Unless you’ve lost crops, wildlife habitat, or landscaping to them, the phrase “feral hogs” probably doesn’t raise your blood pressure much. But these highly destructive invasive animals have become a problem, especially in the southeastern part of our state.
The landowners you’re about to meet learned about feral hogs the hard way, and they all agree on the solution. Quick identification of the problem and strong partnerships with the Missouri Department of Conservation, the U.S. Department of Agriculture (USDA), and fellow landowners are vital to eradicating feral hogs in Missouri.
Unwanted Guests at the Farm
Herman Wilfong owns 380 acres in Wayne County. After farming cattle for 35 years, Wilfong sold his herd, and now he keeps about 60 acres in cropland, with the remaining open fields devoted to wildlife food plots such as wheat, clover, milo, cowpeas, and corn.
“The main focus is on deer and turkey, but I would also like to develop habitat for rabbits and quail,” he said.
His land is ideal for this goal. The 280 acres of woodland provides cover and food sources for wildlife. The remaining acres provide many wildlife resources, such as varying heights of grasses and food sources.
What’s not ideal are his unwanted guests, who usually crash the party in the evenings. He first learned there were feral hogs on his property when a guest deer hunter reported hogs near his deer stand in 2012. Shortly after, Wilfong found evidence of rooting in several spots.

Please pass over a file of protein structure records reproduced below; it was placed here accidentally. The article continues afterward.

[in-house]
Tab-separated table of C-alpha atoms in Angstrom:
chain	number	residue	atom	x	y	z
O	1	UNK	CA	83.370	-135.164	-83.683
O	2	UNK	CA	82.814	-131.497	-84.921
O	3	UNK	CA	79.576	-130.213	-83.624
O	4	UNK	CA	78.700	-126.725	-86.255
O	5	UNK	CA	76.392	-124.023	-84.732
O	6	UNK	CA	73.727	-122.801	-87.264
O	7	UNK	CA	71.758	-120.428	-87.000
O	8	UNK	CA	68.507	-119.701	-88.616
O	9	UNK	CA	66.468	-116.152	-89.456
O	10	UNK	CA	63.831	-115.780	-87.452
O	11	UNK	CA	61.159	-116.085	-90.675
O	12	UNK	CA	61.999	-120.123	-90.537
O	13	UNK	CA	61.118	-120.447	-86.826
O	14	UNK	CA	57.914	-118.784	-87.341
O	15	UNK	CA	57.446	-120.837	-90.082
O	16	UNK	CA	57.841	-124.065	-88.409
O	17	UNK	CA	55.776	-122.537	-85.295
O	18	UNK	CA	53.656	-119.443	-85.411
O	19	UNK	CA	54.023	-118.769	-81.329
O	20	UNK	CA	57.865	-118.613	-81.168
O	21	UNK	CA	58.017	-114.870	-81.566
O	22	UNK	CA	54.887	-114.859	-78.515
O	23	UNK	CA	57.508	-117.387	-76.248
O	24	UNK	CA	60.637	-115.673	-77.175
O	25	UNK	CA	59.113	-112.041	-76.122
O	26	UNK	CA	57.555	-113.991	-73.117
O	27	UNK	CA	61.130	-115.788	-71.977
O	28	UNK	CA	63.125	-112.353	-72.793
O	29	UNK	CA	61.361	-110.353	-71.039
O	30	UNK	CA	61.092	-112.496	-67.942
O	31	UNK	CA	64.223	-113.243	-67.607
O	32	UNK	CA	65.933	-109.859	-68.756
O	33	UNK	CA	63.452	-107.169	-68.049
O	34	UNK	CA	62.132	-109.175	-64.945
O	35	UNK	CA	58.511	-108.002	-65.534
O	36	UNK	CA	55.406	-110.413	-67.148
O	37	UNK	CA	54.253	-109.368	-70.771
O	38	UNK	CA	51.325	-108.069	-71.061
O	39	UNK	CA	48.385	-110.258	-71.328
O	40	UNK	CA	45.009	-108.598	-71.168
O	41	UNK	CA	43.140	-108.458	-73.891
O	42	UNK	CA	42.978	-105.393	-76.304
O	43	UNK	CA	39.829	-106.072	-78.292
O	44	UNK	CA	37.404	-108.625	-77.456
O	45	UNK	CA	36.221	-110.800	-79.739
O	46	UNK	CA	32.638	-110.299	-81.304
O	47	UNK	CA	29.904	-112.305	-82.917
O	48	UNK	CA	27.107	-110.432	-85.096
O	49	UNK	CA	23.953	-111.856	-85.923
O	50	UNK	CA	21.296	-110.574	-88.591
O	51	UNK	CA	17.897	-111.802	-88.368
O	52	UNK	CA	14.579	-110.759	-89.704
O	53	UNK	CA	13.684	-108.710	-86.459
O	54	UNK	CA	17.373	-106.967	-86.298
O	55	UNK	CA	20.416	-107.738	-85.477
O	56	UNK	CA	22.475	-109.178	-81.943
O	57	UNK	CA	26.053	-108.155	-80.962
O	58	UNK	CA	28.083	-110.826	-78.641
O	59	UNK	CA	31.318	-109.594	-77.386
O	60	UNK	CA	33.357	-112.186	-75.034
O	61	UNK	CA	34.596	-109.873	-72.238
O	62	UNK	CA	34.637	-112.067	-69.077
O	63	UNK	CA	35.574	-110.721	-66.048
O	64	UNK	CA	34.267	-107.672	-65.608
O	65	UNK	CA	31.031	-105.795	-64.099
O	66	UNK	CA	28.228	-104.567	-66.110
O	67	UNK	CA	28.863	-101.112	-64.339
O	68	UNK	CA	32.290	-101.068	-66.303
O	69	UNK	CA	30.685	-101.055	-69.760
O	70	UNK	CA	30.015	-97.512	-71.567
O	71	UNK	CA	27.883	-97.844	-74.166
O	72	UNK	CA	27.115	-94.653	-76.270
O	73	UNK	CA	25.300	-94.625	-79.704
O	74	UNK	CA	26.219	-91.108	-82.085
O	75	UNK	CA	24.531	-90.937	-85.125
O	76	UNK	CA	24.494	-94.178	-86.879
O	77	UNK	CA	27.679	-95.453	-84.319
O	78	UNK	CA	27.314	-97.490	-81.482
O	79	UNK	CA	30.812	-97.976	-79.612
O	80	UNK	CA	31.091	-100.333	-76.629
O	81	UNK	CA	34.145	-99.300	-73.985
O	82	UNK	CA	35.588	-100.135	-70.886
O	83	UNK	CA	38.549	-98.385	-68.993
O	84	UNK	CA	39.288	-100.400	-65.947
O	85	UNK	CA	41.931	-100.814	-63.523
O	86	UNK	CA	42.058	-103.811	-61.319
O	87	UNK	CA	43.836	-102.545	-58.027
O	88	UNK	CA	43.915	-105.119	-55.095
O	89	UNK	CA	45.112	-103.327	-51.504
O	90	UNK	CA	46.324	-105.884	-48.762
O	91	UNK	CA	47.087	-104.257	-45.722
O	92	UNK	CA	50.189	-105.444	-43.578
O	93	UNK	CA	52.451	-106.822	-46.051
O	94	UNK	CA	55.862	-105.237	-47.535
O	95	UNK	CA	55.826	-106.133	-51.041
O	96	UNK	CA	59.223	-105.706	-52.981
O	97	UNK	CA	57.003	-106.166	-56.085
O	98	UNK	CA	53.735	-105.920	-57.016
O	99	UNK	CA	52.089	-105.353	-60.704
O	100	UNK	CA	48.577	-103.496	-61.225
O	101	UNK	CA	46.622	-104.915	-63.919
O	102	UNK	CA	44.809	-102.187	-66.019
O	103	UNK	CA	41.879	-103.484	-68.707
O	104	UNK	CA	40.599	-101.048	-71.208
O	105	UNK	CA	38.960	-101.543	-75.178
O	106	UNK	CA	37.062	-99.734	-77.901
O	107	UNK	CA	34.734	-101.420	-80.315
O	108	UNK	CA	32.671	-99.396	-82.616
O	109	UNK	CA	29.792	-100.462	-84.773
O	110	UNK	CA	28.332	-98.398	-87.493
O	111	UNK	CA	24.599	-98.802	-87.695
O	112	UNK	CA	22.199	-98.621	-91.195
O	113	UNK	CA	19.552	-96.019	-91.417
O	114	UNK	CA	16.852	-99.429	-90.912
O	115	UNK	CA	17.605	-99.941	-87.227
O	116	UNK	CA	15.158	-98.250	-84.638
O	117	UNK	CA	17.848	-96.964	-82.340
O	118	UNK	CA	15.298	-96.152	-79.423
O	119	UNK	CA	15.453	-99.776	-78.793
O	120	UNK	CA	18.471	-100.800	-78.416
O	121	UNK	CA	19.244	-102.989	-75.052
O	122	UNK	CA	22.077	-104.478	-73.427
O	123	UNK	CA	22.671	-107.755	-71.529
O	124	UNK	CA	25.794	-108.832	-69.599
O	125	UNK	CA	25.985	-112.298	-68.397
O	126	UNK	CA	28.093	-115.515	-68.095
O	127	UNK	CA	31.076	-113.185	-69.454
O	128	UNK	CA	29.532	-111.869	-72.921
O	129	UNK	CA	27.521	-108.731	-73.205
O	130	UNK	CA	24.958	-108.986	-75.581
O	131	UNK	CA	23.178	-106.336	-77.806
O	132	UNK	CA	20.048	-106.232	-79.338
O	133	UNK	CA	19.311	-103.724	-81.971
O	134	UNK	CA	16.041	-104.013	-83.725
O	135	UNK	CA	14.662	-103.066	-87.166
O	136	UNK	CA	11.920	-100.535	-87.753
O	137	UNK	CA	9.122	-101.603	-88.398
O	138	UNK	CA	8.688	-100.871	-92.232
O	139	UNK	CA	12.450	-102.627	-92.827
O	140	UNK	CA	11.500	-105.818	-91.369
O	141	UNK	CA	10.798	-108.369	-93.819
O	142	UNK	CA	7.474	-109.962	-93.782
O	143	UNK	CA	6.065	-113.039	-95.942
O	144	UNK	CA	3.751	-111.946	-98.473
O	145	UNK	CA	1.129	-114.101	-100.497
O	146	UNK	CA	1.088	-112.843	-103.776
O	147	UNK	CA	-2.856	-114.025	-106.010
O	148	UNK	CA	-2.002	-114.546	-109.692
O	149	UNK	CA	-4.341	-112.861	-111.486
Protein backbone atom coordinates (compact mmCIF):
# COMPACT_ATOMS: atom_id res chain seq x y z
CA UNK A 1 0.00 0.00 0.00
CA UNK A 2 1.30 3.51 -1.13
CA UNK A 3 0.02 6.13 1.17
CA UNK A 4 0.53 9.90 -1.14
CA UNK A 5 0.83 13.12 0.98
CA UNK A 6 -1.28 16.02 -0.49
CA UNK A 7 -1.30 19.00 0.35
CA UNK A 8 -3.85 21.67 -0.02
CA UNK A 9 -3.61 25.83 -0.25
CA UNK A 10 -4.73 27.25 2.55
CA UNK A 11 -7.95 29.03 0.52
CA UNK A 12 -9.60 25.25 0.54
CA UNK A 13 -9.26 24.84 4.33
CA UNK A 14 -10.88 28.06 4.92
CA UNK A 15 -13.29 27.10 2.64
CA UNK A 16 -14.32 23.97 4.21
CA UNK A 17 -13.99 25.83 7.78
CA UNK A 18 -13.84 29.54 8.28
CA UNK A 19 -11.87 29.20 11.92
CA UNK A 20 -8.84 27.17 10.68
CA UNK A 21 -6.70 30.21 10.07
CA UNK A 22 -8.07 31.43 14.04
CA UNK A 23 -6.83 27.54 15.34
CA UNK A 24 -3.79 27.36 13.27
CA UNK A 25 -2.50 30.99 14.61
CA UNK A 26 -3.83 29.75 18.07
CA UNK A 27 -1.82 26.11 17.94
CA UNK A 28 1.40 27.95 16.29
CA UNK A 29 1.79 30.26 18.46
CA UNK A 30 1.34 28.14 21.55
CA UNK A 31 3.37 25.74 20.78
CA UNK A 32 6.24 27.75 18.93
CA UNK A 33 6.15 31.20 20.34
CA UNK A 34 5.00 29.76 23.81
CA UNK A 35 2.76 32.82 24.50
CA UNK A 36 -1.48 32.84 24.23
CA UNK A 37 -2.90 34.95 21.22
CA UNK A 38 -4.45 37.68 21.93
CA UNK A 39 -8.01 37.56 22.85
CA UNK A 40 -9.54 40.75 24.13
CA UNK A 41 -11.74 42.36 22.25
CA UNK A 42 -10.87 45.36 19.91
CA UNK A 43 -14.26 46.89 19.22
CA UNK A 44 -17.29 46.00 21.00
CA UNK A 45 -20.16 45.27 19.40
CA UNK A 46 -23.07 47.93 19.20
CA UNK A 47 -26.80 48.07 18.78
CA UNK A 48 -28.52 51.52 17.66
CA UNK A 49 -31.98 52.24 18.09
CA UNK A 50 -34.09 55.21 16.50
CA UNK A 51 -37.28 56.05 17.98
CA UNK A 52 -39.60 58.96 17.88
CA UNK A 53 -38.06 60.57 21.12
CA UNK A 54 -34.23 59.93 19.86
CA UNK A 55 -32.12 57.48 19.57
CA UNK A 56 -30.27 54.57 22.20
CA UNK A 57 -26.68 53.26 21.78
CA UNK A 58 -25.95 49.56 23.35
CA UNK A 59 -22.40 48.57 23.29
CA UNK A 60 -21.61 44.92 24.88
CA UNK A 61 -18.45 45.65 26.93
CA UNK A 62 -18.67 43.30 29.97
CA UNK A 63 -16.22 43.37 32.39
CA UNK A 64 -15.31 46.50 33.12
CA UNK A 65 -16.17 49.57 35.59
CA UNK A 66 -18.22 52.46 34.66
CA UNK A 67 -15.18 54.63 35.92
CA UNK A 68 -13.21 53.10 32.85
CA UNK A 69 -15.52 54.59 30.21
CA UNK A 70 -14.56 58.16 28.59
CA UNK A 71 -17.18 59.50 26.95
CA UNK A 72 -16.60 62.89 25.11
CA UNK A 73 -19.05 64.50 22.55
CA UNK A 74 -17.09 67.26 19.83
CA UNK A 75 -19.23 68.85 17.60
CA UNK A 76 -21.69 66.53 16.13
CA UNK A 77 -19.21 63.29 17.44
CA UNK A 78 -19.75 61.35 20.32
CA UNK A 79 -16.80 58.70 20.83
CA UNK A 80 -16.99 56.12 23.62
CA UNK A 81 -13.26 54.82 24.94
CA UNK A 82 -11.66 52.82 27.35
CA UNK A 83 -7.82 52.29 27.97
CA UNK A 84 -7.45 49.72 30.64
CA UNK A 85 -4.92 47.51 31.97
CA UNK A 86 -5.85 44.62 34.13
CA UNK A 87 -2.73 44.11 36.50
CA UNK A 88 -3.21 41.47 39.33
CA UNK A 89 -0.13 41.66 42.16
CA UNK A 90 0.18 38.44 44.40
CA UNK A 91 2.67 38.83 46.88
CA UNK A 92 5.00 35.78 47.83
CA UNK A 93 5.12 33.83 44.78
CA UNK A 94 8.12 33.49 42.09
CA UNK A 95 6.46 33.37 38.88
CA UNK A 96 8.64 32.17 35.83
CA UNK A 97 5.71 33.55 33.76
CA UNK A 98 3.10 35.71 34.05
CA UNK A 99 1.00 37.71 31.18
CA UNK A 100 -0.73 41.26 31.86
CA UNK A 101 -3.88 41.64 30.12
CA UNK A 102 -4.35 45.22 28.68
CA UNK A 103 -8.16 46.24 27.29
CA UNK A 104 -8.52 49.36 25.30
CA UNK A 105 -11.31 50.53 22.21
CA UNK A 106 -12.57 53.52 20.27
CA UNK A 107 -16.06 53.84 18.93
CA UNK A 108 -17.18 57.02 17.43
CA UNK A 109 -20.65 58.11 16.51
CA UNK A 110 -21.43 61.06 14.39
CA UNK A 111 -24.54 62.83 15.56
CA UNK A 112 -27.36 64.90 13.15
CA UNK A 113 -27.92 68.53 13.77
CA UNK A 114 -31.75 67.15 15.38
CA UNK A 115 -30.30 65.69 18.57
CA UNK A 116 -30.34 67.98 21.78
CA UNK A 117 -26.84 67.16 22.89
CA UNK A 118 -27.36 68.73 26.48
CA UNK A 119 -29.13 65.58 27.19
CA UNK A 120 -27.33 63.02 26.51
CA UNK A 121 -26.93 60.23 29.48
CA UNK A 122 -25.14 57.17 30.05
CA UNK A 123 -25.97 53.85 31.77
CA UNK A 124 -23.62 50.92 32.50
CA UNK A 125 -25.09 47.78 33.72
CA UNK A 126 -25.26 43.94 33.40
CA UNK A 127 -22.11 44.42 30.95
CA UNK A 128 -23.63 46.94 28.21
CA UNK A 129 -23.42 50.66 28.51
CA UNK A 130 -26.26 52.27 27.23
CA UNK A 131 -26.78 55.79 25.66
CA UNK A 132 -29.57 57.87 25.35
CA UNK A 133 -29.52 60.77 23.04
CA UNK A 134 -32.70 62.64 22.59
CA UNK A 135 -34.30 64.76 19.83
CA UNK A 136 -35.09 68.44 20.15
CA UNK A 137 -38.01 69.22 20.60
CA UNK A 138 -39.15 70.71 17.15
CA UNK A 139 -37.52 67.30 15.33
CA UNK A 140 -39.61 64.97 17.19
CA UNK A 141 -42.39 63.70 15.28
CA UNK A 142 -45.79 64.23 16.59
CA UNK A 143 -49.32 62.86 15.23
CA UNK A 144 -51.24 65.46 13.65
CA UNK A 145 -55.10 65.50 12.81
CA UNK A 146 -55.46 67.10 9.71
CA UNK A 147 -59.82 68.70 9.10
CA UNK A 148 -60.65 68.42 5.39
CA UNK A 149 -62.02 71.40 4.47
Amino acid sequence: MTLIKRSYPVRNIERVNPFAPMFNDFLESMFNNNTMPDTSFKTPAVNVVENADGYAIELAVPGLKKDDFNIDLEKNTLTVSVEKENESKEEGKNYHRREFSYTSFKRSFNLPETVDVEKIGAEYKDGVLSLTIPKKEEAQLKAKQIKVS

“The first year we only had spot damage in three or four small areas,” he said. “Then in 2013, the hogs basically destroyed a whole 5-acre portion of my land, with additional spot damage in other fields.”
Wilfong did exactly what the Department of Conservation recommends landowners do when they find feral hogs on their property. He immediately reported the damage to his local Department of Conservation office. Soon after, a wildlife management biologist assisted in setting up two trapping sites on the Wilfong property.
“After constructing the two pens last year, I baited and ran the traps daily through February,” Wilfong said, adding that the last hog sign he observed was in late January.
Now, as soon as Wilfong detects sign, he baits the traps again. In 2013, he successfully trapped four hogs, which makes him hopeful that he prevented some future damage, but he knows the surrounding population of hogs can continue to impact him.
“There’s such a large hog population in this area, I anticipate future hog destruction on my property,” he said.
Wilfong said the best advice he can give other landowners is to keep an eye out for feral hog sign, contact the Department of Conservation, and get ready to trap feral hogs.
Feral Hogs Foul Water, Destroy Crops, and Gobble Up Profits
Cynthia Wesling and Danny Miller have several properties in Madison County, where Danny has lived for 30 years. One 140-acre property is especially valuable to Cynthia and Danny because of the land’s half-mile of river frontage on the Big St. Francis River, natural spring, and several ponds. About 100 acres of the property is made up of pasture and cropland, and the rest is hilly forest. Twenty-five acres are row crops, and the pasture supports about 30 cows.